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Portugal interior minister resigns over ‘golden visas’ probe

Portugal’s Interior Minister Miguel Macedo resigned Sunday, three days after top officials were detained in a corruption probe linked to “golden visas” for wealthy foreign investors.

Several senior government officials, including the head of the border service, were arrested after police raids on dozens of premises Thursday, including the interior and environment ministries and offices linked to the justice ministry.

Macedo, 55, who had been in the job since 2011, said he “had no personal responsibility” in the case but his “political authority” had been weakened by the scandal.

In televised comments, he said he had quit to “defend the government and the authority of the state and the credibility of its institutions.

“Portuguese police made a total of 11 arrests in Thursday’s raids on charges including corruption, money laundering and influence peddling in connection with the visa scheme.

Among those held were Manuel Jarmela Palos, the head of the frontier police agency SEF, Maria Antonia Anes, the secretary general of the justice ministry, and Antonio Figueiredo, the head of the Institute of Registries and Notaries.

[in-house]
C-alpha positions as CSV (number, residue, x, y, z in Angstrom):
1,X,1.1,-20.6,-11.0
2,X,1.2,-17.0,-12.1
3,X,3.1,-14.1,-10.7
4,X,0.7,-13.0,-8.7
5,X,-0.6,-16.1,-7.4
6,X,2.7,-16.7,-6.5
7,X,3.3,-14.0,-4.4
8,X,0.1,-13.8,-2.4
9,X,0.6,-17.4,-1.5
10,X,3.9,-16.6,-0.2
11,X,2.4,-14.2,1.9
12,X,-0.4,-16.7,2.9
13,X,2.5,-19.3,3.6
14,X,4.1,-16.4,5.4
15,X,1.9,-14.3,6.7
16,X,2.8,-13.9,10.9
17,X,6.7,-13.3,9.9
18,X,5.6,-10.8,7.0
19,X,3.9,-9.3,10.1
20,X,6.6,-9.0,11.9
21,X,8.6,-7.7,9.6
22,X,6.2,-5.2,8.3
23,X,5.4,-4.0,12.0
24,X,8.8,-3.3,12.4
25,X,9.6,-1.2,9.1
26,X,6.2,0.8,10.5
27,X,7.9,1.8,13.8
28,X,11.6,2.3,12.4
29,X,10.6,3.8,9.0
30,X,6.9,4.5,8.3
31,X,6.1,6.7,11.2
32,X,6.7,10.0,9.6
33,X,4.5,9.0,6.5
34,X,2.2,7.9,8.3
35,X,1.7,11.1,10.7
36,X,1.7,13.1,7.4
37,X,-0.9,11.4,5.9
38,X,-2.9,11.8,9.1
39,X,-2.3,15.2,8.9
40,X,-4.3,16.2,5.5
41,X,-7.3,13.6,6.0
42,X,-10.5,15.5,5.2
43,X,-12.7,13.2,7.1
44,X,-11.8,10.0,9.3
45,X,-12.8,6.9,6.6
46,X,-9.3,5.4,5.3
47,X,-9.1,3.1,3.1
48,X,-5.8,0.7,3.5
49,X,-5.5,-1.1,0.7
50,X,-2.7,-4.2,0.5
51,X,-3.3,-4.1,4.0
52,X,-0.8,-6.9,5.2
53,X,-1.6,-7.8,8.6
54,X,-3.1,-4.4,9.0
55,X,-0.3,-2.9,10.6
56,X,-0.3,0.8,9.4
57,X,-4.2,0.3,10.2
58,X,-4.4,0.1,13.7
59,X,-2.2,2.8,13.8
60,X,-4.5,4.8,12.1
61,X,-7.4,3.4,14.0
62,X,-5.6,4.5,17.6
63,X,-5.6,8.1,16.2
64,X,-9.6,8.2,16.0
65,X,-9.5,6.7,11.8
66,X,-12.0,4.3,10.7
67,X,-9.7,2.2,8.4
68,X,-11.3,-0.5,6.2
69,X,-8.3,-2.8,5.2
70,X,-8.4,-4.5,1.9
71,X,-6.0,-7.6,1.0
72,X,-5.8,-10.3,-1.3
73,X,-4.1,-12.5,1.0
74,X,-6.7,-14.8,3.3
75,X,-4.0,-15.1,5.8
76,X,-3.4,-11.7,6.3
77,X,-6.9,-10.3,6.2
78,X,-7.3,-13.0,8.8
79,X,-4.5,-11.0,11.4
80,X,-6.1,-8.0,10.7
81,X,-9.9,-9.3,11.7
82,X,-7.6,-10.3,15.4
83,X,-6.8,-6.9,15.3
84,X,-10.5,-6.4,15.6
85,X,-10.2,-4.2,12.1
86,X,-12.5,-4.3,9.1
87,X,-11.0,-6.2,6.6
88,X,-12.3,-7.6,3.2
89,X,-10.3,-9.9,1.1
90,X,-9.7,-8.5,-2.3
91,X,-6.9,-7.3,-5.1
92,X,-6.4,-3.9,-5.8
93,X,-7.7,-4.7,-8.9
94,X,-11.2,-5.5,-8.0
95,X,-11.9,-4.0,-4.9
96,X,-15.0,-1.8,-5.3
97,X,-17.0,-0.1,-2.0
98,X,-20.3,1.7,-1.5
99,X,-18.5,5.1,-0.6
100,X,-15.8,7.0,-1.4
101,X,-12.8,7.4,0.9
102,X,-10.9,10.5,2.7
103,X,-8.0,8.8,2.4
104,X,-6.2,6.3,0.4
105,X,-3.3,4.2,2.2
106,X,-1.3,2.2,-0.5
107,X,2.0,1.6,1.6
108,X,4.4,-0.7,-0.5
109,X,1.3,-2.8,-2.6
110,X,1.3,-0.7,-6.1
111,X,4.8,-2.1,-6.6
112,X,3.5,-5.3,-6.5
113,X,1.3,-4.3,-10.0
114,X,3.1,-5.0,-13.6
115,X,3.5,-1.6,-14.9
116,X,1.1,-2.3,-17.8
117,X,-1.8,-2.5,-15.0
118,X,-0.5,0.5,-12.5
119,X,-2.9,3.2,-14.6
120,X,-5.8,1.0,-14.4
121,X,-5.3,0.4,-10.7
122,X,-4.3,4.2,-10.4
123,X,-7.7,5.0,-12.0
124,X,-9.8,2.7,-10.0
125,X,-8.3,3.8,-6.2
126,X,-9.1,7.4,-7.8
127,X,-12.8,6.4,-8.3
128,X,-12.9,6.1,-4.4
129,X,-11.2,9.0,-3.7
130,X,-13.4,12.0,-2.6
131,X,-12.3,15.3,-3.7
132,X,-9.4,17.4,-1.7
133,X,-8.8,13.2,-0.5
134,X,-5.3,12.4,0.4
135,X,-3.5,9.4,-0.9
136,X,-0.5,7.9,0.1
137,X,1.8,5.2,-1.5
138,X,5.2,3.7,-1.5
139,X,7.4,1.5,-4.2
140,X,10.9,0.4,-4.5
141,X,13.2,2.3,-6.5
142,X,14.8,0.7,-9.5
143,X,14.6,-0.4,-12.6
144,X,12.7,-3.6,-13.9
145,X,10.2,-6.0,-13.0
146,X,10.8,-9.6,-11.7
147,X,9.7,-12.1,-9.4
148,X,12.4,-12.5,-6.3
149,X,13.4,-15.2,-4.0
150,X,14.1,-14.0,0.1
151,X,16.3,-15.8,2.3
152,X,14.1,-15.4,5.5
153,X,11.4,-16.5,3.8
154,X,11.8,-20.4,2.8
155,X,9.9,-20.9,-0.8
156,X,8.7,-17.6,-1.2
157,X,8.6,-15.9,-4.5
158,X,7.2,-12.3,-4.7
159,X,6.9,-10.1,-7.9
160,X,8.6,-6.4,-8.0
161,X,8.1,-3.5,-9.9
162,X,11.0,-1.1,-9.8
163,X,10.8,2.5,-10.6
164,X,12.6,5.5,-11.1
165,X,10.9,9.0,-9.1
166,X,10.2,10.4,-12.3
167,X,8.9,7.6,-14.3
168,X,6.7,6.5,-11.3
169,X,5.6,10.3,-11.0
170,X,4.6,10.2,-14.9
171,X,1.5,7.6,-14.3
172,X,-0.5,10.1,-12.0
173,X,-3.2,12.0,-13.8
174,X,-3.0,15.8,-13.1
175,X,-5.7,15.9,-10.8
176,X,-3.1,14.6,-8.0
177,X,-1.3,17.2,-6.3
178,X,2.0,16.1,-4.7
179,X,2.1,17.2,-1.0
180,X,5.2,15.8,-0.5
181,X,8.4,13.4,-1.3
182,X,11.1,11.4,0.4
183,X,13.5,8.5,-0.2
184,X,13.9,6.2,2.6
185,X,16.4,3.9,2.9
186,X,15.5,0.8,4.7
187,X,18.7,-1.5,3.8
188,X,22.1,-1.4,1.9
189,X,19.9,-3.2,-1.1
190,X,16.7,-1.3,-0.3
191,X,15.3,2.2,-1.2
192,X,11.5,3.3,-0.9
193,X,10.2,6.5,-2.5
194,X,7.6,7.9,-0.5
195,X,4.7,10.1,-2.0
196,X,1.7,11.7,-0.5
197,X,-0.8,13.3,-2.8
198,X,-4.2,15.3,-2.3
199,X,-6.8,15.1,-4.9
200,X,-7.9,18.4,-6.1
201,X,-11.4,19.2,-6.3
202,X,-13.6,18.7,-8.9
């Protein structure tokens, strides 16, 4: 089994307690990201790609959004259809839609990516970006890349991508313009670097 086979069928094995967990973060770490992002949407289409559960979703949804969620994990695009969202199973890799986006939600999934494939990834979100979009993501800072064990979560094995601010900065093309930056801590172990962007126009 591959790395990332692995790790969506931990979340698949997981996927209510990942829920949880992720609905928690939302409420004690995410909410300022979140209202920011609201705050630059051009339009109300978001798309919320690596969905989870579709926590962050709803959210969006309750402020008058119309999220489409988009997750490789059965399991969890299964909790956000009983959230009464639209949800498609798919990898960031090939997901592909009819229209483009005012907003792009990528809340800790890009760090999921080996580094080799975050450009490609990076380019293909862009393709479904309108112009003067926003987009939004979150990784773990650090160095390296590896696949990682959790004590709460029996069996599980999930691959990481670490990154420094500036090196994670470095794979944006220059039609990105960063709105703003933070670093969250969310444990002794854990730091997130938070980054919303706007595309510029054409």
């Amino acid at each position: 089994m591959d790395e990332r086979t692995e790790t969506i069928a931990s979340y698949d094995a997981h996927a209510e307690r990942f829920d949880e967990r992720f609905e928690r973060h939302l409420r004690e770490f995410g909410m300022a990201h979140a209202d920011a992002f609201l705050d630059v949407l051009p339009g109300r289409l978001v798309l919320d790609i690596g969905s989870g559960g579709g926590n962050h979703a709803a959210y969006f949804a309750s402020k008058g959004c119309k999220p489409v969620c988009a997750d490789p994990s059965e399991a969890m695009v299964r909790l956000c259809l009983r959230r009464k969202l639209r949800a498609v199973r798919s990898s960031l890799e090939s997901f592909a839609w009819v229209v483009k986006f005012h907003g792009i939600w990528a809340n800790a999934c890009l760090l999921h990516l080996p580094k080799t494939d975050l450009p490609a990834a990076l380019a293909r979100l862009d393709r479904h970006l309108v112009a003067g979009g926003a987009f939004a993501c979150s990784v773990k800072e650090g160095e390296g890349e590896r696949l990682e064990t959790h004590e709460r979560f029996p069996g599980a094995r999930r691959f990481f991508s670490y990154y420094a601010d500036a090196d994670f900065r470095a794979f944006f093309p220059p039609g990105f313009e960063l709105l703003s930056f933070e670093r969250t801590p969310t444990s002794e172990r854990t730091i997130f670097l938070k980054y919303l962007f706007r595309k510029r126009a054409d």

While Macedo has not been targeted in the probe, he has close ties to Figueiredo, Portuguese weekly Expresso said Sunday.

Portugal launched the “golden visa” scheme in 2012 while grappling with a debt crisis.

Under the scheme, foreign investors buying property worth 500,000 euros ($623,000) or more and keeping it for at least five years received residency rights in Portugal and more importantly, visa-free travel throughout the European Union’s Schengen zone.

Since its launch, the scheme has raked in more than one billion euros.

A total of 1,649 golden visas have been granted, mostly to Chinese nationals.

The other options offered to get residency rights in Portugal include transferring at least one million euros into the country or creating at least 10 new jobs there.

Once the residency rights have been granted, the beneficiaries are only required to spend seven days in a year in Portugal.